A new life. Nicholas Verkhoturtsev’s story starts in his hometown of Ural—everybody calls it Siberia—Russia. In 2002, Nicholas graduated from Law State University with a Bachelor’s degree. That same year, a company Nicholas worked for as a lawyer, purchased a plumbing company and Nicholas became co-owner of that company. Teaching law at the University and Read more
A new life.
Nicholas Verkhoturtsev’s story starts in his hometown of Ural—everybody calls it Siberia—Russia. In 2002, Nicholas graduated from Law State University with a Bachelor’s degree. That same year, a company Nicholas worked for as a lawyer, purchased a plumbing company and Nicholas became co-owner of that company.
Teaching law at the University and working on his Master’s degree seemed to be the career path he set for himself. “I didn’t do anything in that plumbing company; I just controlled its finances, but I paid attention and learned their work, skills and knowledge,” says Nicholas.
In the meantime, with increasing corruption in Russia, Nicholas became disenchanted and bored with law so he turned to plumbing. “I got interested in plumbing because I liked it as a field where everything depended on my skills and knowledge, not on other people—judges, prosecutors, government people etc.—or how much money I bring them under the table. Yes, I would make more money if I stayed in law, but I fell in love with plumbing because of that independence,” says Nicholas.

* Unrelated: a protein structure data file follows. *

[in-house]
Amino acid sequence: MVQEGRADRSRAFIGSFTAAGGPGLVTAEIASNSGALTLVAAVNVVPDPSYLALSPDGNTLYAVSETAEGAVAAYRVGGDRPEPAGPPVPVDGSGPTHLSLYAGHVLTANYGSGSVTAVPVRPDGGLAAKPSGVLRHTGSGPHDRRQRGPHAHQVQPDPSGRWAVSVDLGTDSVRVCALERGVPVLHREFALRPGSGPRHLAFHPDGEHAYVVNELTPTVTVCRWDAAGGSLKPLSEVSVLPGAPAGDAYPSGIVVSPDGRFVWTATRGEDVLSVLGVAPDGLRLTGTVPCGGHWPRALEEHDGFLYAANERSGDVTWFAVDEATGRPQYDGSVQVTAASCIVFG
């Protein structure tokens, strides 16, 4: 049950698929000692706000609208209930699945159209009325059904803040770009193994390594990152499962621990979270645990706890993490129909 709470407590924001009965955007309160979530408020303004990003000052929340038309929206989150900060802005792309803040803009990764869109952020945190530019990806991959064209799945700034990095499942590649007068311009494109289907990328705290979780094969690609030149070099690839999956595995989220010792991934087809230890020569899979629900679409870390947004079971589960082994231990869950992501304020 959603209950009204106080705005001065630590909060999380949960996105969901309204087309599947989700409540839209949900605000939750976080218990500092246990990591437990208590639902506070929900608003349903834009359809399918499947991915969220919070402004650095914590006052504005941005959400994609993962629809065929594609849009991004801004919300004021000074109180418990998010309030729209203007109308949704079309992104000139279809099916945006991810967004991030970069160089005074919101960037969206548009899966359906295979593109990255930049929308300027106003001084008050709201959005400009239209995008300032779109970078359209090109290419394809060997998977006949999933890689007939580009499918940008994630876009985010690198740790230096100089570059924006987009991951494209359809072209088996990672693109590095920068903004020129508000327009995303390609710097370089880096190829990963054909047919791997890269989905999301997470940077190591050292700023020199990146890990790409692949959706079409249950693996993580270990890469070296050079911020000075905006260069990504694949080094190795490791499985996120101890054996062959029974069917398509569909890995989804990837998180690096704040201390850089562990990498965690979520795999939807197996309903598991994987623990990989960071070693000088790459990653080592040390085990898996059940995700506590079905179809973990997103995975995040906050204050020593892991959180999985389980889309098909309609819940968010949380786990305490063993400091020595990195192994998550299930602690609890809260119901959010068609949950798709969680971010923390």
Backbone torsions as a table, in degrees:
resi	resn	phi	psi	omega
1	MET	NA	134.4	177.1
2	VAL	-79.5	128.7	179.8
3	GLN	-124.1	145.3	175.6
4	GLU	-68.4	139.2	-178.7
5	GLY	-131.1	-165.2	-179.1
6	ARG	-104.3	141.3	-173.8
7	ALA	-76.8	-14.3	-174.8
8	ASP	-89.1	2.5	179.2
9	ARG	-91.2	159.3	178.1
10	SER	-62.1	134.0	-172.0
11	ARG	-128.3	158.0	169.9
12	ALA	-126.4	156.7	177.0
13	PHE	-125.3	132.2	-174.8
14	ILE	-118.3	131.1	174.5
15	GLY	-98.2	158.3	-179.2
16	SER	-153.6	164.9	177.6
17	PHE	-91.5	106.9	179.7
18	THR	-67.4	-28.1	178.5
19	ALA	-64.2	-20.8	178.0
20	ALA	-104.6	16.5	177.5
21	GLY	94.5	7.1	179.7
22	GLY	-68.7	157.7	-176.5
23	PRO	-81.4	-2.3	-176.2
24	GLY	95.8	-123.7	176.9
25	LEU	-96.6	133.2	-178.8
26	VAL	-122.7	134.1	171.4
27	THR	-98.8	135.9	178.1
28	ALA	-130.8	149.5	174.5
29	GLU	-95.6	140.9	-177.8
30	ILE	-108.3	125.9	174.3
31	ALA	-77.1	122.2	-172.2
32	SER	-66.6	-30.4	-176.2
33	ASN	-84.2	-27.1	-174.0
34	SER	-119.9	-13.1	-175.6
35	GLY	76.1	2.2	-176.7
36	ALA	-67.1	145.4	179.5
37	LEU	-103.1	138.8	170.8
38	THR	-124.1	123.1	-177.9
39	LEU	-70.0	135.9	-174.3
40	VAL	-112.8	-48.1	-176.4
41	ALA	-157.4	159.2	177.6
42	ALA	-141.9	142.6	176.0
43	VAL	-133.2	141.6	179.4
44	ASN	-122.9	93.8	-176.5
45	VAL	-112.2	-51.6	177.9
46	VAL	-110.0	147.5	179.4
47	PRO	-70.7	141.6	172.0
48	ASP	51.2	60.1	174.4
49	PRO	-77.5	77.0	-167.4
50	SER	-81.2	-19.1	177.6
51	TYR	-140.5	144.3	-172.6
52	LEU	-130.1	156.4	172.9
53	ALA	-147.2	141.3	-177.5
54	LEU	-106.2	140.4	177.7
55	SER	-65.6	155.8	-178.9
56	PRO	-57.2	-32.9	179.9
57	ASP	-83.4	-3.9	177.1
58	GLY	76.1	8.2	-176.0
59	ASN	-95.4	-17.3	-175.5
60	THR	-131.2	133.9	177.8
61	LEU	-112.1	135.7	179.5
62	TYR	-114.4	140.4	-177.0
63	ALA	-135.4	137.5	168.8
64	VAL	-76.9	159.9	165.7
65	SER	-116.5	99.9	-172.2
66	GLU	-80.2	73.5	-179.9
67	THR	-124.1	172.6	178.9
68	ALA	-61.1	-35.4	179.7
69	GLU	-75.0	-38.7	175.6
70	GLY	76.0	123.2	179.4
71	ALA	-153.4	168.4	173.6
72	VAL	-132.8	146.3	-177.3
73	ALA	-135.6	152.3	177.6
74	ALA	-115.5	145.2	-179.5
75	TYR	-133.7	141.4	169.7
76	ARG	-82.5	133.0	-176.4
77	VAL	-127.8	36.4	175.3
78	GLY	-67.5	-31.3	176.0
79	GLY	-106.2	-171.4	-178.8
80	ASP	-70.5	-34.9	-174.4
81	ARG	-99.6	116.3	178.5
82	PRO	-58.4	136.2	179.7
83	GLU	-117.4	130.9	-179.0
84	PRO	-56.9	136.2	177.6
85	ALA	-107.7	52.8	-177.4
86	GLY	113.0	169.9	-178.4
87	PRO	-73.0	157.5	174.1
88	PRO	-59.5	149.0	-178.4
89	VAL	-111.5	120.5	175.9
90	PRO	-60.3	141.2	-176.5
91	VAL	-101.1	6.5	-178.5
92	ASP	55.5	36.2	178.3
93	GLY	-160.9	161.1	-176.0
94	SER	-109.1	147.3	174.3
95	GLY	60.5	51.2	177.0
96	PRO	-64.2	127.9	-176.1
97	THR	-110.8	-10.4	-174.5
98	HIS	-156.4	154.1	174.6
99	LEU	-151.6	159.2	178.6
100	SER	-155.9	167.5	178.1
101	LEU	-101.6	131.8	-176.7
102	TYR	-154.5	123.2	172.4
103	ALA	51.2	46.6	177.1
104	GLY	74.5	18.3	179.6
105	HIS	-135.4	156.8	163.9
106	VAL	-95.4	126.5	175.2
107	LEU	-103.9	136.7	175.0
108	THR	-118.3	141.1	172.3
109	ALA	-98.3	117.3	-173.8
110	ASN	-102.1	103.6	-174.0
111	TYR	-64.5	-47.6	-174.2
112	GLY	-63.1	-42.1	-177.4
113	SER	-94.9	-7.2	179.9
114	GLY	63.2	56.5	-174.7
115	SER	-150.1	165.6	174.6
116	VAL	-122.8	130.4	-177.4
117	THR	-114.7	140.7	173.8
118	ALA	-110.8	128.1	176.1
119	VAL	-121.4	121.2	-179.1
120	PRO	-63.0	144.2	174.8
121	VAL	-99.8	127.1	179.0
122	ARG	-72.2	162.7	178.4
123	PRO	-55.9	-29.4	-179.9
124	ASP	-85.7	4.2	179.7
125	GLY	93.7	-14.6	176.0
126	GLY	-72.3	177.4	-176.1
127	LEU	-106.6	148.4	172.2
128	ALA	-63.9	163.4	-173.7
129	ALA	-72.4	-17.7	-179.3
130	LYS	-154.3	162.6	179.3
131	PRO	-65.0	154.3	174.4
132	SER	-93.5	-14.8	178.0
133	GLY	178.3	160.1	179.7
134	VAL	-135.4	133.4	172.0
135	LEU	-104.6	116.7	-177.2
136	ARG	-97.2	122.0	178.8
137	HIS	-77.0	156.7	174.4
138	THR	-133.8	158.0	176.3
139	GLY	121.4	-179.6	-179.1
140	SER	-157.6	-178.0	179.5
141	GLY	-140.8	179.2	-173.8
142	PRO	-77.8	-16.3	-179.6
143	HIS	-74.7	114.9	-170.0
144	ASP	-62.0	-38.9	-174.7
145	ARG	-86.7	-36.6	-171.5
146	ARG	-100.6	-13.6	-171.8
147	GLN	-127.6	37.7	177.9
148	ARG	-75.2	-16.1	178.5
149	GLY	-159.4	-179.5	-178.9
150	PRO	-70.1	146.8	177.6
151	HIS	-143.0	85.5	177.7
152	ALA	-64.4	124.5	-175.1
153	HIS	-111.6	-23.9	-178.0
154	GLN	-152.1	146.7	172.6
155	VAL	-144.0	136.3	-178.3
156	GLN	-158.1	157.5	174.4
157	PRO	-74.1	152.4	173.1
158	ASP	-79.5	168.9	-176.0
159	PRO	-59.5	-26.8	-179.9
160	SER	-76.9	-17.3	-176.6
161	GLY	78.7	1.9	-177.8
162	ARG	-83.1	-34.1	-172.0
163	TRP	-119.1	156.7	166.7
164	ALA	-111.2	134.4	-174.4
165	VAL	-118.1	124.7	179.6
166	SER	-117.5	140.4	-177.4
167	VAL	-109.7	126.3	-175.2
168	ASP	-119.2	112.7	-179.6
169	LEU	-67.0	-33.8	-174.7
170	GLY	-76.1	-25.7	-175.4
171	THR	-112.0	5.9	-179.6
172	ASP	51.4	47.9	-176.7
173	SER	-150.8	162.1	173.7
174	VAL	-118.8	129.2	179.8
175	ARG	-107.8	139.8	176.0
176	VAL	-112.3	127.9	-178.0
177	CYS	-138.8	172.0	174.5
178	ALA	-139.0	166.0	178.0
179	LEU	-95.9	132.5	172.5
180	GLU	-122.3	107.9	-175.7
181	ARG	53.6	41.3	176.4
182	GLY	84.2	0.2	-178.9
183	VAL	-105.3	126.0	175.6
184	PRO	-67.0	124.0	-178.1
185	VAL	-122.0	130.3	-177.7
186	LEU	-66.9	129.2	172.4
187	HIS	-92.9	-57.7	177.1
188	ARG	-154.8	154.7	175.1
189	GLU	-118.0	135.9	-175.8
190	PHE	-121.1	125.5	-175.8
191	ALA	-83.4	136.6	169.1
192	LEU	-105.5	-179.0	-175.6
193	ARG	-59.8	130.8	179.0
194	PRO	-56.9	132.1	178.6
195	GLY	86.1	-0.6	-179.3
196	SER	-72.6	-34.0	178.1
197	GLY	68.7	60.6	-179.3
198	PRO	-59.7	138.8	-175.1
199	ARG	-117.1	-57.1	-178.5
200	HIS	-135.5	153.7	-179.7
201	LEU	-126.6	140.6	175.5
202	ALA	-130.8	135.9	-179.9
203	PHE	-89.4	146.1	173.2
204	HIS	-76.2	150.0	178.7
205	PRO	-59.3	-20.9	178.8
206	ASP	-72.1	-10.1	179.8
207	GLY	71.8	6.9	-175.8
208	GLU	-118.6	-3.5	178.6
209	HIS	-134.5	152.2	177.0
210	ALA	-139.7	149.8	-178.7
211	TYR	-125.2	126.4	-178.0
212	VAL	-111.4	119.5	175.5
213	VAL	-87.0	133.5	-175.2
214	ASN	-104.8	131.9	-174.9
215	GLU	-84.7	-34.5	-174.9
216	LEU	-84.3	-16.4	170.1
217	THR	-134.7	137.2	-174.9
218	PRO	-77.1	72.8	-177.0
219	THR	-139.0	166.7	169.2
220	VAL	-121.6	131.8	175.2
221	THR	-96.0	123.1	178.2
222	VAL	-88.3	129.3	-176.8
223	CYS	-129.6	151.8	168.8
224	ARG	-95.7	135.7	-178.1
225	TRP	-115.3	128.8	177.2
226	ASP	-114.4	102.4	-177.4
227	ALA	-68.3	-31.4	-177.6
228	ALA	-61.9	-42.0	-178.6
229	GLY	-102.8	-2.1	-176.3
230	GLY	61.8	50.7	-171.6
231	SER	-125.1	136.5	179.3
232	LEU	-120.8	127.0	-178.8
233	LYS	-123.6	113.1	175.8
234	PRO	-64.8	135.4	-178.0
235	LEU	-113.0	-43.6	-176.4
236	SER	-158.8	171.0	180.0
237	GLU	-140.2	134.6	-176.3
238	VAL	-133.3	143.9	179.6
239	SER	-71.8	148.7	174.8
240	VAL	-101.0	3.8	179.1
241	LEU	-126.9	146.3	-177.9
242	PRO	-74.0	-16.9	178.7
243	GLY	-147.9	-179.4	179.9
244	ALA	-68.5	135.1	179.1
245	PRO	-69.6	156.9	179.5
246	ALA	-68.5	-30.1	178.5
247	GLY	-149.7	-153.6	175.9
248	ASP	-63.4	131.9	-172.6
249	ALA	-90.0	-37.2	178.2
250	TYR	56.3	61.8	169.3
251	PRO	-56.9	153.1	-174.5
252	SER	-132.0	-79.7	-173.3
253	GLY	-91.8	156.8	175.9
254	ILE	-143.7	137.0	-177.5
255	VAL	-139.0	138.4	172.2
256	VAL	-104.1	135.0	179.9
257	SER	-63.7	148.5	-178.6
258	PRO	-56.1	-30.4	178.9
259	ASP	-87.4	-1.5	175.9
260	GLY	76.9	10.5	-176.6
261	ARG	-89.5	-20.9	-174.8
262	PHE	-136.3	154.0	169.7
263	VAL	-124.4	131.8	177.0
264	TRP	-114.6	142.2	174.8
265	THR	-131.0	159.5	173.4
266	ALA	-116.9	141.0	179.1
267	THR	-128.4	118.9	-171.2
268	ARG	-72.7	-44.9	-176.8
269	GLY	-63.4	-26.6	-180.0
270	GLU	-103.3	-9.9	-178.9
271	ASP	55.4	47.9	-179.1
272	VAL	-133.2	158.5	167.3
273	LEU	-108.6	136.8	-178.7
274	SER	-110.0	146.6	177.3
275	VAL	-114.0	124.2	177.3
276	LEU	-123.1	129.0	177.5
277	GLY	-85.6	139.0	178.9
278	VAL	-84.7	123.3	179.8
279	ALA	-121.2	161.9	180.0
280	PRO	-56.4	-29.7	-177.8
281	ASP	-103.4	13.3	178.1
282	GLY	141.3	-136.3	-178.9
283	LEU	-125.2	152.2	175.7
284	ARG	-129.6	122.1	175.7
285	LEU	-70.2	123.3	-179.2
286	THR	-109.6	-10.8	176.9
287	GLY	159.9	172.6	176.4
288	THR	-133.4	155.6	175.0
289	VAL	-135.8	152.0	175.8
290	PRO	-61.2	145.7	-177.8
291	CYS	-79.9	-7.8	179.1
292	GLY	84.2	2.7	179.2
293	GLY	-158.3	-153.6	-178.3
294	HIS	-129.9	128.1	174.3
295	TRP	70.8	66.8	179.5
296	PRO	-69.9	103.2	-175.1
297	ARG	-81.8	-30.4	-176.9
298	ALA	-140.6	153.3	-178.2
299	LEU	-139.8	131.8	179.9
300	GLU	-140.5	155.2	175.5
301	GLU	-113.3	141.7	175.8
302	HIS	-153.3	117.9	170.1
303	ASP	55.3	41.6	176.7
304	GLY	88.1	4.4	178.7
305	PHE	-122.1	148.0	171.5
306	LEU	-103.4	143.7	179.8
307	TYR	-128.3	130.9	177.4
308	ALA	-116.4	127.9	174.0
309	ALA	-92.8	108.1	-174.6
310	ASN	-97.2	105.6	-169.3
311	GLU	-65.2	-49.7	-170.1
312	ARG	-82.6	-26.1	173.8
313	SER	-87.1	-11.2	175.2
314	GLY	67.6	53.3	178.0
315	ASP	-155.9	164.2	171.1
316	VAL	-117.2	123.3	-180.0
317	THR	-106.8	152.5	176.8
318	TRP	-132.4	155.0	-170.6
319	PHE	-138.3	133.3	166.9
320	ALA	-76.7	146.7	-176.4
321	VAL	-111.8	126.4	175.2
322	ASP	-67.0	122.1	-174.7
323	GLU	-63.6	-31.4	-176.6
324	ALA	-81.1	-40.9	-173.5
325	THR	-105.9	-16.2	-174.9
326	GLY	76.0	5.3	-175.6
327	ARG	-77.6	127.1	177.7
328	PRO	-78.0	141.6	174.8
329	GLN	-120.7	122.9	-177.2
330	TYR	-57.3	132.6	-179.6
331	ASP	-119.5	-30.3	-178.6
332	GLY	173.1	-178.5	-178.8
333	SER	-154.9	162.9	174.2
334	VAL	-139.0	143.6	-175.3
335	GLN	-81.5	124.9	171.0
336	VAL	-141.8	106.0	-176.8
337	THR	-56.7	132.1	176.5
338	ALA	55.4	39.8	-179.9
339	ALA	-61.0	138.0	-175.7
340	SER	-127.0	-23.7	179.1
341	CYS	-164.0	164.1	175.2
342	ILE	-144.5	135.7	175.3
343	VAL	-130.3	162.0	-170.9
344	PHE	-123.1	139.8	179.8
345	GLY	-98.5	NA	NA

He created a plumbing company and hired the guys from the company he controlled previously. “I continued to learn their plumbing skills and did all paper work and management of operations. In 2003-2004, I started to do all work myself and fired the guys who worked for me. Most of my jobs in Russia was residential, but I did some big projects such as a water park—the radiant heating system with mixing and pump units, used 18 miles of PEX pipe—an auto dealership—radiant heating system with climate control, for example,” says Nicholas.
Nicholas soon realized that growing and developing his plumbing business looked grim, and any outlook for making his family’s life better looked increasingly bleak, “because of huge corruption, a sputtering economy and terrible politics by fucking Putin and his people,” says Nicholas.
What was supposed to be a planned vacation to the United States turned out to be a lifetime commitment. “I tried to change things by becoming a peaceful political protester in my home city, but with very bad results. I ultimately decided to move to the U.S., got all of the necessary documents, and did it.”
Upon arriving in the United States, Nicholas worked for David Hesson, and for the past five weeks has been working for Robbie Mann at A. Mann Plumbing LTD, Centerburg, Ohio, as a tech for residential and commercial plumbing and hydronic heating systems, service plumbing and drain cleaning. “I am very happy to be a part of their team,” says Nicholas.
While growing in the trades and starting his own plumbing business in Russia, Nicholas didn’t have any mentors, really. But, according to Nicholas, “I would call Eric Aune a friend and mentor; I learned a lot from him on Instagram while I worked in Russia.”